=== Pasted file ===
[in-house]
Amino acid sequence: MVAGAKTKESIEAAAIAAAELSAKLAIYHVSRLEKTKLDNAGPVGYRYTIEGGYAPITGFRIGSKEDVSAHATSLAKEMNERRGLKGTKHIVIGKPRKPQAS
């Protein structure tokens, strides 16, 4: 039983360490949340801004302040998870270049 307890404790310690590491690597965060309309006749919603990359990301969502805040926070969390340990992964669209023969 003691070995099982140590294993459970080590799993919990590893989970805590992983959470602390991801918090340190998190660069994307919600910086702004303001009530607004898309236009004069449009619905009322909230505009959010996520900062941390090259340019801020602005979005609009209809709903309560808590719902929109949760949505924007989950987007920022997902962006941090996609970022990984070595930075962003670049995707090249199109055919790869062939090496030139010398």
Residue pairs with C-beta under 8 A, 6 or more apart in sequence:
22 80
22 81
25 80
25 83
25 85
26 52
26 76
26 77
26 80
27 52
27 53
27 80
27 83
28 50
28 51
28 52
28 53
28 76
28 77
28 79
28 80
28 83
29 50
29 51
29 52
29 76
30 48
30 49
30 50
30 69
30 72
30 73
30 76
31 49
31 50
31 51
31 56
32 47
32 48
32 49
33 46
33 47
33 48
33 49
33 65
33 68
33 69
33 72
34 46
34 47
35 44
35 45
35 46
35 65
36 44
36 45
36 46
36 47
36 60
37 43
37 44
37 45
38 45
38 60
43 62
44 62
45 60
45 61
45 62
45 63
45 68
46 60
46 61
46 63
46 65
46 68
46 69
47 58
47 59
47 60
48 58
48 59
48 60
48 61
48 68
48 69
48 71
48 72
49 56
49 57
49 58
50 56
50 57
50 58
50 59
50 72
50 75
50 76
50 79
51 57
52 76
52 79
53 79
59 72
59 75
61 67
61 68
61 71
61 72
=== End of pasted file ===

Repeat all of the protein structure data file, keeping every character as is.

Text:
[in-house]
Amino acid sequence: MVAGAKTKESIEAAAIAAAELSAKLAIYHVSRLEKTKLDNAGPVGYRYTIEGGYAPITGFRIGSKEDVSAHATSLAKEMNERRGLKGTKHIVIGKPRKPQAS
């Protein structure tokens, strides 16, 4: 039983360490949340801004302040998870270049 307890404790310690590491690597965060309309006749919603990359990301969502805040926070969390340990992964669209023969 003691070995099982140590294993459970080590799993919990590893989970805590992983959470602390991801918090340190998190660069994307919600910086702004303001009530607004898309236009004069449009619905009322909230505009959010996520900062941390090259340019801020602005979005609009209809709903309560808590719902929109949760949505924007989950987007920022997902962006941090996609970022990984070595930075962003670049995707090249199109055919790869062939090496030139010398």
Residue pairs with C-beta under 8 A, 6 or more apart in sequence:
22 80
22 81
25 80
25 83
25 85
26 52
26 76
26 77
26 80
27 52
27 53
27 80
27 83
28 50
28 51
28 52
28 53
28 76
28 77
28 79
28 80
28 83
29 50
29 51
29 52
29 76
30 48
30 49
30 50
30 69
30 72
30 73
30 76
31 49
31 50
31 51
31 56
32 47
32 48
32 49
33 46
33 47
33 48
33 49
33 65
33 68
33 69
33 72
34 46
34 47
35 44
35 45
35 46
35 65
36 44
36 45
36 46
36 47
36 60
37 43
37 44
37 45
38 45
38 60
43 62
44 62
45 60
45 61
45 62
45 63
45 68
46 60
46 61
46 63
46 65
46 68
46 69
47 58
47 59
47 60
48 58
48 59
48 60
48 61
48 68
48 69
48 71
48 72
49 56
49 57
49 58
50 56
50 57
50 58
50 59
50 72
50 75
50 76
50 79
51 57
52 76
52 79
53 79
59 72
59 75
61 67
61 68
61 71
61 72